Those looking for Robert F. Smith’s secrets to becoming a billionaire should study his journey to the top — from his extensive education in engineering and finance to his founding of Vista Equity Partners — and all the hard work that got him there. He’s also a savvy businessman who graduated with honors from the MBA he earned at Columbia University. After decades of hard work at the intersection of the technology and finance industries, Smith is also now known as the wealthiest Black man in America (Smith has a net worth of $6 billion* as of July 2021, according to Forbes). An entrepreneur and philanthropist, Smith is the Founder, Chairman and CEO of Vista Equity Partners. He’s also an accomplished chemical engineer, receiving a bachelor’s degree from Cornell University.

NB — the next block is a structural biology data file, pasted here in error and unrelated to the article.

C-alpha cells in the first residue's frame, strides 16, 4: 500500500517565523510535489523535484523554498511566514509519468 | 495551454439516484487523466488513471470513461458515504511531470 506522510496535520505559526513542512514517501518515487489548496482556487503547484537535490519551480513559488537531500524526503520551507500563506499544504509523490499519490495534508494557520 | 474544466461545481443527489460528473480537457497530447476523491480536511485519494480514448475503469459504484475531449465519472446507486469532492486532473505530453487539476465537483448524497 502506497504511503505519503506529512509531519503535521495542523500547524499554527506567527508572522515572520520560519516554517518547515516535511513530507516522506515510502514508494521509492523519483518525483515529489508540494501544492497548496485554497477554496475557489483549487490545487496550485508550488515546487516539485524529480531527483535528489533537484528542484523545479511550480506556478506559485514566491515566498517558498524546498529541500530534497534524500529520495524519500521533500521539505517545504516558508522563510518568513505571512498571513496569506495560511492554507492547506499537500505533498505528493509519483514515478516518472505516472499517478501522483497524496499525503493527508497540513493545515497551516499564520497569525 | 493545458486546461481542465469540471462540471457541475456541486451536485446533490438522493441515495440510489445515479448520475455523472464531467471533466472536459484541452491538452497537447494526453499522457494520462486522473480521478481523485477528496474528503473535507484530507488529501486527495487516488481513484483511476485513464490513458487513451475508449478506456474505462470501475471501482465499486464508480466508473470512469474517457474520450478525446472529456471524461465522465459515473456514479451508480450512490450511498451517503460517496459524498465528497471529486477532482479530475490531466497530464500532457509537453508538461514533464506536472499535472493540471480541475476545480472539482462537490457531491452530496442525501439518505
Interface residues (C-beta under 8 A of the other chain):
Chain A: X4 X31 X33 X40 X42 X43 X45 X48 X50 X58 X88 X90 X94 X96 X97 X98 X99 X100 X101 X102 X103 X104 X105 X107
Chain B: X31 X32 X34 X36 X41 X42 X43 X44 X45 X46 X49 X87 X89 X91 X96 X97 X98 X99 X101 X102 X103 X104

Becoming an Expert Is the Secret to Billionaire Robert F. Smith’s Success
Even as a successful businessman, in his early years after founding Vista, Smith found that he still flew under the radar of the public eye. He lived a “quiet, nerdish” life as someone who loved to solve problems. But he found this anonymity was holding him back from closing deals in the private equity realm.
“I started first as an engineer, then as an investment banker, and then starting Vista [Equity Partners]…I realized that I was going to be limited by the amount of capital [I could get invested] if people didn’t know who I was,” Smith said.